Their characteristic orange and black carapace may give milkweed bugs an intimidating appearance, but they don't bite, sting or pose a threat to people. Gardeners growing milkweed plants may consider these bugs pests, though, since they vigorously consume the seeds and sap of the plant they are named after.
Identifying a milkweed bug is actually a bit confusing, because the term describes two different insect species. The large milkweed bug (Oncopeltus fasciatus) and small milkweed bug (Lygaeus kalmii) have similar life cycles, appearance and diet. Both species consume the seeds of milkweed plants for sustenance and reach maturity without a distinct metamorphic phase, like butterflies and moths do. Small and large milkweed bugs are both members of the taxonomic order Hemiptera, which contains the insect species known as "true bugs," according to FOSS Web.
Adult milkweed bugs lay eggs in narrow, protected cavities around the pods of milkweed plants. A single female lays several dozen eggs a day on average, which can result in a total of up to 2,000 eggs over a 30-day lifespan, according to My Monarch Guide. Females deposit their orange or yellow eggs in clusters. It takes 4 to 10 days for the eggs to hatch, with an average hatch time of one week. Warmer weather reduces the amount of time needed for the eggs to hatch. An adult male may fertilize a female bug for up 30 minutes before she deposits eggs.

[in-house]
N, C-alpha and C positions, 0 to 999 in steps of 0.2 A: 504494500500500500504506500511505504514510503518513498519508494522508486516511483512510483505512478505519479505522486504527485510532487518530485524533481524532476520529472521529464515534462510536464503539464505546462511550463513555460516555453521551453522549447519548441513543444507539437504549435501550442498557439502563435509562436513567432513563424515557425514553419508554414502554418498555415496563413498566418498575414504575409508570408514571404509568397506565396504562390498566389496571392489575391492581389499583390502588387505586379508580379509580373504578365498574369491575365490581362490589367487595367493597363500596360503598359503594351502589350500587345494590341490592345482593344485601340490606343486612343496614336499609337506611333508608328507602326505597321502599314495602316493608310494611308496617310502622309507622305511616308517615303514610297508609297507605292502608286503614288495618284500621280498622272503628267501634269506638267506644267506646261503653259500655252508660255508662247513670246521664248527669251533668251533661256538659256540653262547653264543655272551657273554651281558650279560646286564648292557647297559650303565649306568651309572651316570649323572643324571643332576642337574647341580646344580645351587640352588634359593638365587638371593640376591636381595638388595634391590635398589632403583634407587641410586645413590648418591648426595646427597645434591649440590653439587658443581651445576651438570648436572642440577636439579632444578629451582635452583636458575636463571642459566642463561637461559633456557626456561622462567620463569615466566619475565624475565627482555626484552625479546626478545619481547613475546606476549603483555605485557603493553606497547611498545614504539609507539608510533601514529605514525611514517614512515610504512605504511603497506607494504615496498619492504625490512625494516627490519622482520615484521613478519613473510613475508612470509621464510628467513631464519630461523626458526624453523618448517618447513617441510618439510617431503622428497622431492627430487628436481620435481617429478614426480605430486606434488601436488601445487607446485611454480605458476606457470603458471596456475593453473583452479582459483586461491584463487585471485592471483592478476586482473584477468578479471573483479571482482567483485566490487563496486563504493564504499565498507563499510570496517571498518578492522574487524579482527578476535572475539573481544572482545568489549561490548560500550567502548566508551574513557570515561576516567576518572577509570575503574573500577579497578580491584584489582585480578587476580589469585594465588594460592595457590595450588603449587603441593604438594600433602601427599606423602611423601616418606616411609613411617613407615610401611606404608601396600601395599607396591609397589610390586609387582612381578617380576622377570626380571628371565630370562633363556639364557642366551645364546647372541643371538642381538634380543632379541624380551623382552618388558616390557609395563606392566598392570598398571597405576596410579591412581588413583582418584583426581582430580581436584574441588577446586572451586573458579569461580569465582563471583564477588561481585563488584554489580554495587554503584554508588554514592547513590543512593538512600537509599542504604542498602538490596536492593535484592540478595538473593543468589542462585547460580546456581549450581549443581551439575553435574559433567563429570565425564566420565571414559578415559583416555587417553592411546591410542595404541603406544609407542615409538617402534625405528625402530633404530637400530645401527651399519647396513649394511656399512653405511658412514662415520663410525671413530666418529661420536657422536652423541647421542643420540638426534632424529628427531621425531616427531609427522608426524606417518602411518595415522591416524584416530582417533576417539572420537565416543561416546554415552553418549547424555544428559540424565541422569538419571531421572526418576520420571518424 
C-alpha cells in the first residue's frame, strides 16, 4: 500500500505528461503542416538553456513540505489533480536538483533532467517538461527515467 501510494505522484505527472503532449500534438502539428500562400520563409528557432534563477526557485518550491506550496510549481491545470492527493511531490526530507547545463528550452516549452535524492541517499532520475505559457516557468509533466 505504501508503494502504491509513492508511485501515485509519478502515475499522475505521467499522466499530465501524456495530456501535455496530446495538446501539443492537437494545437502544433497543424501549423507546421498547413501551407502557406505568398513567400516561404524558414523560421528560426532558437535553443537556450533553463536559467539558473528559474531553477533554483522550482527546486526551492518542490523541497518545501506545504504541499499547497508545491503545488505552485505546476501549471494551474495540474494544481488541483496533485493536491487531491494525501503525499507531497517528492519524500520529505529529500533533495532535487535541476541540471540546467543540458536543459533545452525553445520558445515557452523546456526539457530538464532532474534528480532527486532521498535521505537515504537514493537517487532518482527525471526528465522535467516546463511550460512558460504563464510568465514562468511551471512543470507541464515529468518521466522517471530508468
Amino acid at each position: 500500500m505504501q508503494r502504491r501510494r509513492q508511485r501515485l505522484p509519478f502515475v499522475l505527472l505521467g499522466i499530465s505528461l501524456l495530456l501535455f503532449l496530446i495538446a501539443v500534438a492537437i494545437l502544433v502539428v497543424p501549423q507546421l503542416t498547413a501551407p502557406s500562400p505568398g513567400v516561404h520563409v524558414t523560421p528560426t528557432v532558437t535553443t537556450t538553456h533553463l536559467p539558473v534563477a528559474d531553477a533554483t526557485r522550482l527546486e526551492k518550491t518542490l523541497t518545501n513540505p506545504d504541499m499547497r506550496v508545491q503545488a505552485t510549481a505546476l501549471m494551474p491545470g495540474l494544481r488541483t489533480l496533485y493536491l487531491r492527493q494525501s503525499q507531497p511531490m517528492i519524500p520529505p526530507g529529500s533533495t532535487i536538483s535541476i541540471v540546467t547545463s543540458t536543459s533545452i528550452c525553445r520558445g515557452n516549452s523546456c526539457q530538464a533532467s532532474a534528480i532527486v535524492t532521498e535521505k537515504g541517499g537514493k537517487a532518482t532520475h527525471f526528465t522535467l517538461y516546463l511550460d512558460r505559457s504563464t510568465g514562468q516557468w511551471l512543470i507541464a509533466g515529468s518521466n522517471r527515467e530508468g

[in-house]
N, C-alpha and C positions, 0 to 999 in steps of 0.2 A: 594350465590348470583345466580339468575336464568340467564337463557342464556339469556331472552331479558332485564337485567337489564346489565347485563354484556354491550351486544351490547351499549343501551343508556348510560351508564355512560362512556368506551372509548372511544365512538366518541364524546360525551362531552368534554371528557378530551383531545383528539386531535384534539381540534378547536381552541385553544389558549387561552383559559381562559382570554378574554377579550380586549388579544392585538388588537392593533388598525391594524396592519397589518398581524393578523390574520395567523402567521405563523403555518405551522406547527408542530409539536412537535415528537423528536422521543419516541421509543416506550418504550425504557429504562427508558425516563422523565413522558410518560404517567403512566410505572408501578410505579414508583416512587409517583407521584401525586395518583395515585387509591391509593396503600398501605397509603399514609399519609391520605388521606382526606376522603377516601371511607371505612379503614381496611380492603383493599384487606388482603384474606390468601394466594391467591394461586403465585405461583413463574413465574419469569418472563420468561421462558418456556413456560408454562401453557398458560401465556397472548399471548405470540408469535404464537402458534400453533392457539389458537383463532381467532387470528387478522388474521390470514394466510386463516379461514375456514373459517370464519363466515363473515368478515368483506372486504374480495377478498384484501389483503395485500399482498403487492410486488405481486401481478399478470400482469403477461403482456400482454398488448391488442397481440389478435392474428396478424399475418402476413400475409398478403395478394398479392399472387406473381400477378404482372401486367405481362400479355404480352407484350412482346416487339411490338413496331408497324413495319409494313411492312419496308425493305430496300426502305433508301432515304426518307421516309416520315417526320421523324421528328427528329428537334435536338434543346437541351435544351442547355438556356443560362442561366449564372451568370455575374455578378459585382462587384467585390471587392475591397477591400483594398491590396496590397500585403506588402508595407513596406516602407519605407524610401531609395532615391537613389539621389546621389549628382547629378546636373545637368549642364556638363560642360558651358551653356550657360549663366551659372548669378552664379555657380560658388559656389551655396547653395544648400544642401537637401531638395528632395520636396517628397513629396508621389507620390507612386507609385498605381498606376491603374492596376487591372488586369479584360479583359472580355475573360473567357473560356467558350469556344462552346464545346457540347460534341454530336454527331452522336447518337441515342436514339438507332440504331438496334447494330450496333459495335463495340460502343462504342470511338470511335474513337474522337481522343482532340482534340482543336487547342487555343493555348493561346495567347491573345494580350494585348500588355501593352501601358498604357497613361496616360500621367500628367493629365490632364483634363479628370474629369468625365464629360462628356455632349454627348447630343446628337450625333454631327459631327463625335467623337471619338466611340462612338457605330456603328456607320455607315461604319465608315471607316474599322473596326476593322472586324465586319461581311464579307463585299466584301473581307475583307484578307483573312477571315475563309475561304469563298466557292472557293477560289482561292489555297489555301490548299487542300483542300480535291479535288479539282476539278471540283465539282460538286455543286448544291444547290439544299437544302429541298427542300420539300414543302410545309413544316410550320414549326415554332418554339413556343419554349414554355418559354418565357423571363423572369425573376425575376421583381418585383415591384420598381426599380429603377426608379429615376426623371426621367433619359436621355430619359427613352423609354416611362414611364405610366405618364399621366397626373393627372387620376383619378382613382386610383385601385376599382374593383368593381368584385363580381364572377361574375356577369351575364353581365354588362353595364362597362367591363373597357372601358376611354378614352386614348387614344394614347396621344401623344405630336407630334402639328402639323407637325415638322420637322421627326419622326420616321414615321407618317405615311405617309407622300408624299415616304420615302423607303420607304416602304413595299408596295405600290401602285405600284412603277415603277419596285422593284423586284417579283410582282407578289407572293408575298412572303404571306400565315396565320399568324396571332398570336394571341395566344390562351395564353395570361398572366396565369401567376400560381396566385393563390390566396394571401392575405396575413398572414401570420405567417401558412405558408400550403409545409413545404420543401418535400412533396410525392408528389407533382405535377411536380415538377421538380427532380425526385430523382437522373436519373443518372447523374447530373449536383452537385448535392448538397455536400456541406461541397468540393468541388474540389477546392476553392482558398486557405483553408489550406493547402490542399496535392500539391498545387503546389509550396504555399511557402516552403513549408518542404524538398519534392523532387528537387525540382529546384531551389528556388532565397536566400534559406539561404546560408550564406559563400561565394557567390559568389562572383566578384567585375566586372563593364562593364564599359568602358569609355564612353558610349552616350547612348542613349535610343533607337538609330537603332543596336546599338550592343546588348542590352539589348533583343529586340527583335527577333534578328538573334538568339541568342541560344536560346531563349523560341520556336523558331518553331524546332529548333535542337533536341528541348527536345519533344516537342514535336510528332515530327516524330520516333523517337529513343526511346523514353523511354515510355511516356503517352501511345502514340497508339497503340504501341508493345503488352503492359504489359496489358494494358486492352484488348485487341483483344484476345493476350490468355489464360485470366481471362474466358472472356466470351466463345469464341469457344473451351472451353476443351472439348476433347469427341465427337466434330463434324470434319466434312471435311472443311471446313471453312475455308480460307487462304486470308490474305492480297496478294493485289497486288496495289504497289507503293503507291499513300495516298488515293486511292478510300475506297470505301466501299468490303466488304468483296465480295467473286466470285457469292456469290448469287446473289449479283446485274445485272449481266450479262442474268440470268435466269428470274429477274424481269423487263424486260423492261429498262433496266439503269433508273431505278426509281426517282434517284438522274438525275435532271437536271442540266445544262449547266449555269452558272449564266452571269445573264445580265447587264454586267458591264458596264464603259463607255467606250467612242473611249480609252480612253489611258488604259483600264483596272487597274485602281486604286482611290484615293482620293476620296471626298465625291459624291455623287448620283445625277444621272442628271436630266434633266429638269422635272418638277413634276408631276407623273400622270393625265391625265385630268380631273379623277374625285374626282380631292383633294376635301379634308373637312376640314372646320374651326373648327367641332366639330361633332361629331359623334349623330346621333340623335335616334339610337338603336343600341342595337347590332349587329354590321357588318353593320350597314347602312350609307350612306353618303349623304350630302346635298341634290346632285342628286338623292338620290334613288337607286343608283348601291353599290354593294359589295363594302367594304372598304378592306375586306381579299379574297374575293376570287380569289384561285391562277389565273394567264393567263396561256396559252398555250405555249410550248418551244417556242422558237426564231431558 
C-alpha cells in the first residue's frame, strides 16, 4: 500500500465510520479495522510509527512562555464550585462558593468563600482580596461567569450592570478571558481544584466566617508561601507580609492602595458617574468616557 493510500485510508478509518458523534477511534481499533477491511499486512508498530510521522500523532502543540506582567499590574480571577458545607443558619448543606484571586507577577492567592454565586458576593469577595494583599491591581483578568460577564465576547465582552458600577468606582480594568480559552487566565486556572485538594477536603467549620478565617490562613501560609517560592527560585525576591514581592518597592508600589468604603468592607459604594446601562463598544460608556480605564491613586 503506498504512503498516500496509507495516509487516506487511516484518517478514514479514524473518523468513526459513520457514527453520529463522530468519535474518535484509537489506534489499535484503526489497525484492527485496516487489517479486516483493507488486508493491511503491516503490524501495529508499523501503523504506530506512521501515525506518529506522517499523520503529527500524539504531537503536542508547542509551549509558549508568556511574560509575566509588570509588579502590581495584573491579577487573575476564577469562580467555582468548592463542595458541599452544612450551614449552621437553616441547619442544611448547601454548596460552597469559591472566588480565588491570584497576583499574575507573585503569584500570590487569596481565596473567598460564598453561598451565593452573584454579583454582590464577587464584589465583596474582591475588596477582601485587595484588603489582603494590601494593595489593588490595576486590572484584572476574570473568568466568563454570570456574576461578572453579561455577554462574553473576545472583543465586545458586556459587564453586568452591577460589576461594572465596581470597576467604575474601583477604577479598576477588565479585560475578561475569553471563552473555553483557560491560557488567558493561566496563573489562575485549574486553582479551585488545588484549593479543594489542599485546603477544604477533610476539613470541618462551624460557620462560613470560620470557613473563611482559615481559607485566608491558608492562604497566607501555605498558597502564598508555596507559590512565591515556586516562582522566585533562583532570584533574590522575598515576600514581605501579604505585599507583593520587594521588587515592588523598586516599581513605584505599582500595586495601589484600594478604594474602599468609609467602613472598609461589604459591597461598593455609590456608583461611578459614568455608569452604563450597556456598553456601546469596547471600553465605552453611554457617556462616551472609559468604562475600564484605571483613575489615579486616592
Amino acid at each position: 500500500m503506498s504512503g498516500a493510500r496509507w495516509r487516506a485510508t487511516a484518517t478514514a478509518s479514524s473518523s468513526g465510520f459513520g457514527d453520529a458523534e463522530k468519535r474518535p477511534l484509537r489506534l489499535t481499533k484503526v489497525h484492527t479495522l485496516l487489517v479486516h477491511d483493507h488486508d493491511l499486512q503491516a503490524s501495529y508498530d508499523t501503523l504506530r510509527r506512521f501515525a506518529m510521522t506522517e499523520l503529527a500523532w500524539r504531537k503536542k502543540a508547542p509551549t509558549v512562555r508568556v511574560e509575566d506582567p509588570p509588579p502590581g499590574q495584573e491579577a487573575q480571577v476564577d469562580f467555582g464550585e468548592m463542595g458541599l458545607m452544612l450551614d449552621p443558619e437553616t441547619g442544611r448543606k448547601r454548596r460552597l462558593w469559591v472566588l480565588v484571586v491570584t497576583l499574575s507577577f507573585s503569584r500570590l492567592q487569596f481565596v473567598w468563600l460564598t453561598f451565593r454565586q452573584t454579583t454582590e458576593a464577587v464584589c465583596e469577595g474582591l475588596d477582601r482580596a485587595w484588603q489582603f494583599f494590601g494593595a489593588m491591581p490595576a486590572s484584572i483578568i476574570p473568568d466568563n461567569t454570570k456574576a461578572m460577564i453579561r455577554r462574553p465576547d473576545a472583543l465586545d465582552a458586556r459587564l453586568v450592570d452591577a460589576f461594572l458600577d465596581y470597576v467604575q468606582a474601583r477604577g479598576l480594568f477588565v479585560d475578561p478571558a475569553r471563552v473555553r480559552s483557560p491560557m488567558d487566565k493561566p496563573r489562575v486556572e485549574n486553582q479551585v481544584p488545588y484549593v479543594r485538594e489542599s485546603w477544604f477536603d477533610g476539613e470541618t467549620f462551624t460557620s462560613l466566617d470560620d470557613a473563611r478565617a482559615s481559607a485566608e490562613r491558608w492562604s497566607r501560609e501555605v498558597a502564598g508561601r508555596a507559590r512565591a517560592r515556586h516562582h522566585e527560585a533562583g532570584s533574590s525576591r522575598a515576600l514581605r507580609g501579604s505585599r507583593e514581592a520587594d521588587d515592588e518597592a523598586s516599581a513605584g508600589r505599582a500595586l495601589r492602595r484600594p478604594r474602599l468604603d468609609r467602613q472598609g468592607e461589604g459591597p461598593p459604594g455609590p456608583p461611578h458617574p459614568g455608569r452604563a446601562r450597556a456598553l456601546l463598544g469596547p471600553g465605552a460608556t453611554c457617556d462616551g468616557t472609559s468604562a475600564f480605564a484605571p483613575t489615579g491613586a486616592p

The immature milkweed bug that emerges from the egg is called a nymph. The bugs don't go through a larval stage, so the nymphs bear a close physical resemblance to their adult parents. They aren't exactly alike though. Nymph bodies have a different color pattern and are much smaller than adults. They also lack wing pad structures on their back until they mature, according to University of Arizona Center for Insect Science. Milkweed bug nymphs develop through five distinct stages, or "instars," which are marked by a brief molting phase. The nymph becomes a fully mature adult after the fifth molting phase.
Milkweed bug adults are relatively safe from predators in the wild, because they spend most of their time huddled within the seed pod of their host plant. They suck out the sap from the seeds, which can damage the plant over time. Their primary source of food also affords them a natural defense. Milkweed sap contains cardiac glycosides and other toxic chemicals, according to My Monarch Guide. Milkweed bugs aren't affected by the chemicals, but they retain the toxins inside their bodies to discourage predatory birds and animals.
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